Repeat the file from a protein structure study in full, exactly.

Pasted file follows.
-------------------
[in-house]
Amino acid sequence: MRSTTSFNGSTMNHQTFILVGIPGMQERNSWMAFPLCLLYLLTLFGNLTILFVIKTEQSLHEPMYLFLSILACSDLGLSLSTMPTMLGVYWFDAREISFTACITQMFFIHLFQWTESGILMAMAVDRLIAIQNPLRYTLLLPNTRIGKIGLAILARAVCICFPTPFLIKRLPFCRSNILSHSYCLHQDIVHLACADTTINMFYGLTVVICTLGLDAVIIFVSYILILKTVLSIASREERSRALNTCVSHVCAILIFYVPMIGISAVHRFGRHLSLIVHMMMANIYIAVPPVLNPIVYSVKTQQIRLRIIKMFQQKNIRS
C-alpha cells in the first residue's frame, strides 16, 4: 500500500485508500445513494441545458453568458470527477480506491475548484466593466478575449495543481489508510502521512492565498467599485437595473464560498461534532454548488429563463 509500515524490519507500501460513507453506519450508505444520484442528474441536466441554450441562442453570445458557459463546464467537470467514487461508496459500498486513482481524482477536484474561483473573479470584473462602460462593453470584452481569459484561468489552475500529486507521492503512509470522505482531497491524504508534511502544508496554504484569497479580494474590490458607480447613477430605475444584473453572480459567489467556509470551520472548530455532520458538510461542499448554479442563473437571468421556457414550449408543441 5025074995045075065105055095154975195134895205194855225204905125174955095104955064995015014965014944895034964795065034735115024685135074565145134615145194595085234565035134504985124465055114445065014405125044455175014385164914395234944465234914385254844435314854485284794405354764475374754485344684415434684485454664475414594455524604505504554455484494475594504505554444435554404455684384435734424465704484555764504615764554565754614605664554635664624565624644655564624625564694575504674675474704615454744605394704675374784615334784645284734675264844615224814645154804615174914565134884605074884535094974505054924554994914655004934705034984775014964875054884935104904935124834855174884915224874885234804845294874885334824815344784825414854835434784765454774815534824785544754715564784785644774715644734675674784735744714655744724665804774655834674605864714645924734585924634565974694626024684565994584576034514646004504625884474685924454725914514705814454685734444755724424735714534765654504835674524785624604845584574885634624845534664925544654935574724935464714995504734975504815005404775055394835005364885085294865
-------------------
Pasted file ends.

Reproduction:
[in-house]
Amino acid sequence: MRSTTSFNGSTMNHQTFILVGIPGMQERNSWMAFPLCLLYLLTLFGNLTILFVIKTEQSLHEPMYLFLSILACSDLGLSLSTMPTMLGVYWFDAREISFTACITQMFFIHLFQWTESGILMAMAVDRLIAIQNPLRYTLLLPNTRIGKIGLAILARAVCICFPTPFLIKRLPFCRSNILSHSYCLHQDIVHLACADTTINMFYGLTVVICTLGLDAVIIFVSYILILKTVLSIASREERSRALNTCVSHVCAILIFYVPMIGISAVHRFGRHLSLIVHMMMANIYIAVPPVLNPIVYSVKTQQIRLRIIKMFQQKNIRS
C-alpha cells in the first residue's frame, strides 16, 4: 500500500485508500445513494441545458453568458470527477480506491475548484466593466478575449495543481489508510502521512492565498467599485437595473464560498461534532454548488429563463 509500515524490519507500501460513507453506519450508505444520484442528474441536466441554450441562442453570445458557459463546464467537470467514487461508496459500498486513482481524482477536484474561483473573479470584473462602460462593453470584452481569459484561468489552475500529486507521492503512509470522505482531497491524504508534511502544508496554504484569497479580494474590490458607480447613477430605475444584473453572480459567489467556509470551520472548530455532520458538510461542499448554479442563473437571468421556457414550449408543441 5025074995045075065105055095154975195134895205194855225204905125174955095104955064995015014965014944895034964795065034735115024685135074565145134615145194595085234565035134504985124465055114445065014405125044455175014385164914395234944465234914385254844435314854485284794405354764475374754485344684415434684485454664475414594455524604505504554455484494475594504505554444435554404455684384435734424465704484555764504615764554565754614605664554635664624565624644655564624625564694575504674675474704615454744605394704675374784615334784645284734675264844615224814645154804615174914565134884605074884535094974505054924554994914655004934705034984775014964875054884935104904935124834855174884915224874885234804845294874885334824815344784825414854835434784765454774815534824785544754715564784785644774715644734675674784735744714655744724665804774655834674605864714645924734585924634565974694626024684565994584576034514646004504625884474685924454725914514705814454685734444755724424735714534765654504835674524785624604845584574885634624845534664925544654935574724935464714995504734975504815005404775055394835005364885085294865